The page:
“[Arc of Midnight].”

His sword extended. The plain steel blade turned pitch-black and grew until it was a massive sword made out of darkness, as long as the Human [Commander]’s spear and three times as wide. It was a massive magical blade and Osthia saw the Human hesitate. But they came on.

Now the battle was up in the air. Osthia held her breath. The Human could still do it—he was rising in his saddle, trying to strike first! The Goblin Lord and the Human were fifty feet apart when the Goblin Lord raised his other empty hand and pointed casually towards the horse the Human was riding on.


Black magic swirled around his finger and blasted out in the form of a long spear of darkness that sucked the light into it. The Human cried out and tried to swerve, but they were too close. The magic struck his horse.

The stallion stumbled and fell as the black bolt carved through its body, turning the horse’s body grey and lifeless. The Human fell, cursing, and drew his sword. The Goblin Lord leaned down as the [Commander] stood. He swung the shimmering blade of magic as the Human charged at him.

There was silence as the Goblin Lord’s Shield Spider raced past the downed horse. Osthia saw the Human [Commander] falling—in two halves. The Goblin Lord raised his midnight blade, the arc of black magic shimmering in the air and sucking in light. He shouted and the Goblins around him howled in victory.

“That bastard. That cheating—”

Osthia stared at the Goblin Lord through tears as the Human army shouted their despair and fury. Some charged at the Goblin Lord and others loosed arrows, but the rest were retreating as the Goblin Lord’s army surged forwards. Without a leader, it was a massacre as Goblins cut down the fleeing Humans one by one.

“Cheating? He offered a duel and the Human took it. Not his fault if he thought a [Mage] would joust. More idiot, he.”

Greybeard leaned on his sword, watching the Goblin Lord leading his soldiers forwards. He was being shot at, but the arrows swerved before they could reach him. His ring of protection might have saved him from the lance thrust if he’d taken it. Osthia stared at Greybeard with pure hatred.

“You think he’s a hero, don’t you? That monster—you called him a slave, but you Goblins follow him even if he turns all of you into undead.”

“Not all. Only soldiers. Only those who ask. It makes a difference. And if he uses undead, so what? Velan hated undead. But our King is dead and a Goblin Lord is a Goblin Lord. He protects. The undead don’t matter.”

Greybreard turned his head to look at Osthia. She blinked.

“Why are you speaking—Velan? Velan the Kind? How do you know what he hated?”

The old Goblin grinned at her. They were alone now, the Hobs having left to guard their leader. Greybeard nodded towards the battle as the Goblins began looting the dead.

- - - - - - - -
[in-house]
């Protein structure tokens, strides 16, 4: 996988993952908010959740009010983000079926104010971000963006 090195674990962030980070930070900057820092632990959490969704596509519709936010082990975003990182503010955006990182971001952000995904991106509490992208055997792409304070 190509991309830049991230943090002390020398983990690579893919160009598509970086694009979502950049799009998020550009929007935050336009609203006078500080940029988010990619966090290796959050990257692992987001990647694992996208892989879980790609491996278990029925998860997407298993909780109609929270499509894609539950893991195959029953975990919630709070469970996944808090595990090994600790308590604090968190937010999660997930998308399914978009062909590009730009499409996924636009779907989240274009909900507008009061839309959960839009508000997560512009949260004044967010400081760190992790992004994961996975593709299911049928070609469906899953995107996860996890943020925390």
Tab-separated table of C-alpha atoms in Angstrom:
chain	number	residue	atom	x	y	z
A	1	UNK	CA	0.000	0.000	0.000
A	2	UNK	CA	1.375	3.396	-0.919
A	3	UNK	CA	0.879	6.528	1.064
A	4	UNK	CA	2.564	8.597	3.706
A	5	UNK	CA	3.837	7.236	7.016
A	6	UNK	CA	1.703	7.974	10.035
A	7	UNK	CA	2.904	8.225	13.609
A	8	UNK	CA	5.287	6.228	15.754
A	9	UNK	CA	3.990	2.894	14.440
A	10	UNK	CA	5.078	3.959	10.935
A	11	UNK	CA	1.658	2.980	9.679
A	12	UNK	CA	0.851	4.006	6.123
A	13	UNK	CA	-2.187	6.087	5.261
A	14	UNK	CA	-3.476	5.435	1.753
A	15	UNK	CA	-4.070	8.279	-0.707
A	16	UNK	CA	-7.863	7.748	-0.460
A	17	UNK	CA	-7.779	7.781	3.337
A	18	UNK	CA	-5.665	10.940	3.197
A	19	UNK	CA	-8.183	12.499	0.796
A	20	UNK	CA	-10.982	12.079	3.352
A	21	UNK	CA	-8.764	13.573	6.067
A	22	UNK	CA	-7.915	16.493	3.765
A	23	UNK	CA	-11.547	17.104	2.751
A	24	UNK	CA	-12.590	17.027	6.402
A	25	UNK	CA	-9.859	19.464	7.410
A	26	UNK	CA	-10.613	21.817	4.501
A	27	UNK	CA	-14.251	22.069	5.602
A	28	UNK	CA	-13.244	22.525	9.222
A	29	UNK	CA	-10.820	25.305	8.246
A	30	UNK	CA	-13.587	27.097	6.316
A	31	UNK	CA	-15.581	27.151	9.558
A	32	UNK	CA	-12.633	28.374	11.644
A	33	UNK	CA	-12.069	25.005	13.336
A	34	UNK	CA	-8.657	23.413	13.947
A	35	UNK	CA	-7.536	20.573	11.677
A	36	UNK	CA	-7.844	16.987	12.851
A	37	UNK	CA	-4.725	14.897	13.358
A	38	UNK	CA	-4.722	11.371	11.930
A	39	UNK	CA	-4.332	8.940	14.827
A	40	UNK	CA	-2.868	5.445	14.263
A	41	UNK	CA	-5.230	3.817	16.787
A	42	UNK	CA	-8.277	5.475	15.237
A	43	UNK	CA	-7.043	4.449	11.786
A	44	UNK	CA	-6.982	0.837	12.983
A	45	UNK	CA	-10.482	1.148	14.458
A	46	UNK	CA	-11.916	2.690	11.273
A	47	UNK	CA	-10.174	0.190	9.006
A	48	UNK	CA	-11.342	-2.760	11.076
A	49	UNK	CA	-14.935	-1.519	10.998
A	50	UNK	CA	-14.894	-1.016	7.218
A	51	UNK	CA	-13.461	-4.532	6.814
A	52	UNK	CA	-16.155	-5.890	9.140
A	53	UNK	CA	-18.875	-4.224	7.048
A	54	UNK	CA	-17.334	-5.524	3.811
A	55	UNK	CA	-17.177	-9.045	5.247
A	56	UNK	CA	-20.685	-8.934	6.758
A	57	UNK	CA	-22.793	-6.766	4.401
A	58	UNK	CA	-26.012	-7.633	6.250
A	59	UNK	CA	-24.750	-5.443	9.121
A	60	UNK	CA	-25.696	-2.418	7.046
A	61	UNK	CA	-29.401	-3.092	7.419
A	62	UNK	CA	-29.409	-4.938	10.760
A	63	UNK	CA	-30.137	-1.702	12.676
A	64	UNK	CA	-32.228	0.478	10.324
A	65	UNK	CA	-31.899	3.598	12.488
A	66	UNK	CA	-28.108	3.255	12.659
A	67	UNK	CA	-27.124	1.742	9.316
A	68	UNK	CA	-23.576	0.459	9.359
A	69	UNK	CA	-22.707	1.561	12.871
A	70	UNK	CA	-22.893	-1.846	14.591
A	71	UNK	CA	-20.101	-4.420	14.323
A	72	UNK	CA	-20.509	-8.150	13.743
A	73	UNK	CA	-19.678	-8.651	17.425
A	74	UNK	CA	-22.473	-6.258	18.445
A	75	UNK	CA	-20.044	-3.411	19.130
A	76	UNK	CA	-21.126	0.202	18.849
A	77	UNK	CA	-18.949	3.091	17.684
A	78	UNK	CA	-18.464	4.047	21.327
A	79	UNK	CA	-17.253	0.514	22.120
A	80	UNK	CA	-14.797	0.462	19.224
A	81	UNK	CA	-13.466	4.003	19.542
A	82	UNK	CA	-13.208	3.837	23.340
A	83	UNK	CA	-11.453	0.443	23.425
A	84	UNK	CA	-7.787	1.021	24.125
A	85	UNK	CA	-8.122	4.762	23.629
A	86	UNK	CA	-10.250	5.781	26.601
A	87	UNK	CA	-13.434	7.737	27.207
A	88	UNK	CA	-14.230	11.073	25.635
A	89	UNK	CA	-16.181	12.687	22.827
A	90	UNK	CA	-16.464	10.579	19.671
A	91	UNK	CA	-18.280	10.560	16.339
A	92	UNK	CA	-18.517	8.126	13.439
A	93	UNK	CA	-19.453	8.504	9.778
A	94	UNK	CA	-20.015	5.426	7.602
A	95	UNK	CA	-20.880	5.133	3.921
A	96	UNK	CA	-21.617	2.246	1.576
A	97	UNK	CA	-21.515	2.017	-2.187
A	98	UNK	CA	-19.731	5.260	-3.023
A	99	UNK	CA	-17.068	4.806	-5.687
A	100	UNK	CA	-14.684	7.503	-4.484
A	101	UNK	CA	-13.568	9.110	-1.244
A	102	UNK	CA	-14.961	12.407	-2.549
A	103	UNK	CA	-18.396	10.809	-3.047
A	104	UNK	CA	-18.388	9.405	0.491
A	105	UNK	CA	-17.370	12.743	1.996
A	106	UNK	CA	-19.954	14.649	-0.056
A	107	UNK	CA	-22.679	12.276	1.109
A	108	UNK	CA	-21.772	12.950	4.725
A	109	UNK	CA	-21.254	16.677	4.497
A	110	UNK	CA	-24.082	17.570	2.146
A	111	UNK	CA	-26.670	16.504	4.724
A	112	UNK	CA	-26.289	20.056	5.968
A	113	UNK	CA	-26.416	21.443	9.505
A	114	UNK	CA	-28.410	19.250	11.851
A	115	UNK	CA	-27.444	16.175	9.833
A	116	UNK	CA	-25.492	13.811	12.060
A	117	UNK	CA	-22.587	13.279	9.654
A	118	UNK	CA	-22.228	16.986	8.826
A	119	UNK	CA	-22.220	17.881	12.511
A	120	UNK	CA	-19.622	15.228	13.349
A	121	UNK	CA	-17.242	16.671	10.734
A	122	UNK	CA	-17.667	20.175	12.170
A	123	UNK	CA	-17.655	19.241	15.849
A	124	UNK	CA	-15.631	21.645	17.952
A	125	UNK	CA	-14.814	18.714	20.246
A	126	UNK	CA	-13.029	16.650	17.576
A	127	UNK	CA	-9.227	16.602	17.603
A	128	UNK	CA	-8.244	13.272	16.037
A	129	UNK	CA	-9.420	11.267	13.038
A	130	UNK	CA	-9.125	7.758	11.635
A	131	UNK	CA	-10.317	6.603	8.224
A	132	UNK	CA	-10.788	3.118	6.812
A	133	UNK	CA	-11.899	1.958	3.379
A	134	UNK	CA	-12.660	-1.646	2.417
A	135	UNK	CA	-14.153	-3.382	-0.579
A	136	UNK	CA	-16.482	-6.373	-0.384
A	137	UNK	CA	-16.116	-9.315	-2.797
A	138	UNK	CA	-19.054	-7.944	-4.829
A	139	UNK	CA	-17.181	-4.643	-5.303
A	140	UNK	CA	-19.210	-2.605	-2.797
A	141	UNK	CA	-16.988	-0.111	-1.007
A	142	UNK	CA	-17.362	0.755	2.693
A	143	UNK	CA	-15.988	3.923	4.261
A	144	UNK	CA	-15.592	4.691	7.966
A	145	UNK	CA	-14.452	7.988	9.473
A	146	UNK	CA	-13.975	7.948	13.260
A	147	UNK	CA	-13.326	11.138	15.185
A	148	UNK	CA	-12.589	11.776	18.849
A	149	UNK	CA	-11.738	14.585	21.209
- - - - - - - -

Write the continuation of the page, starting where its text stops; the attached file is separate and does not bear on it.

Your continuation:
“Slave. A Goblin Lord who is slave to a Necromancer. That is new. I have known weaker Goblin Lords, but I have never met one who was a slave. But he is a Goblin Lord, however small.”

Something was off about Greybeard. He wasn’t acting like before. And his eyes—Osthia eyed the old Goblin. He was musing aloud, watching the Goblin Lord with narrowed eyes and stroking his beard.

“A coward, a child, and a slave. Interesting. And each one claims to be true Goblin?”

He laughed at that. Osthia stared at him.

“What are you talking about? A coward and a child? Do you mean other Goblin Lords? Or…other Goblin Chieftains?”

“Mm. Yes. All would be Goblin Lords of a kind. But which one would be best? A question for you, captive Drake.”

He grinned at her. Osthia glared.

“It sounds like any one of them would be a disgrace. If that’s the standard for a Goblin Lord, I pity your race.”

Greybeard raised his eyebrows, not drawn in by her insult.

“You don’t understand. That’s not the problem. A child? So what? A coward? So what? A slave?”

He paused.

“They are Goblin. Any of them might be worthy. One stands out more, though. Redfang. But he is not a true Goblin.”

Garen Redfang? Osthia had heard of him, seen his name on bounty posters. His tribe was dangerous, more than a match for one or two Gold-rank teams. His was the kind of tribe that would take an army to root out. Why had Greybeard mentioned him? Was he mixed up in all of this?

“What does Garen Redfang have to do with the Goblin Lord? Is he working with him?”

The old Goblin laughed at Osthia.

“Garen? Work with a Goblin Lord? He might become a Goblin Lord. And then there would be two. Or one if they clash. But that won’t happen.”

“Why not?”

Greybeard’s eyes glittered.

“He slaughtered his tribe. Adventurers. Other species. It matters not. He called them tribe and cut them down for a relic of our King. For hope. But he still cut them down. And so long as that is true, no matter how many false tribes he builds, no matter how strong his sword, he will never be a true Chieftain, much less a Lord. But if he changes…yes. Time to see him. This Goblin Lord will do anyways, if the others fail.”

He nodded at the Goblin Lord, and Osthia stared at Greybeard. He was like no other Goblin she’d met. Not even the Goblin Lord. He wore a mask, and it had come off. A Goblin with a beard. A Goblin who hid his identity.

“Who are you?”

Greybeard grinned at her.

“Just old! Don’t you mind. Tell Goblin Lord I liked his beans. Going now. Keep secret or I cut off tail. Drakes hate that.”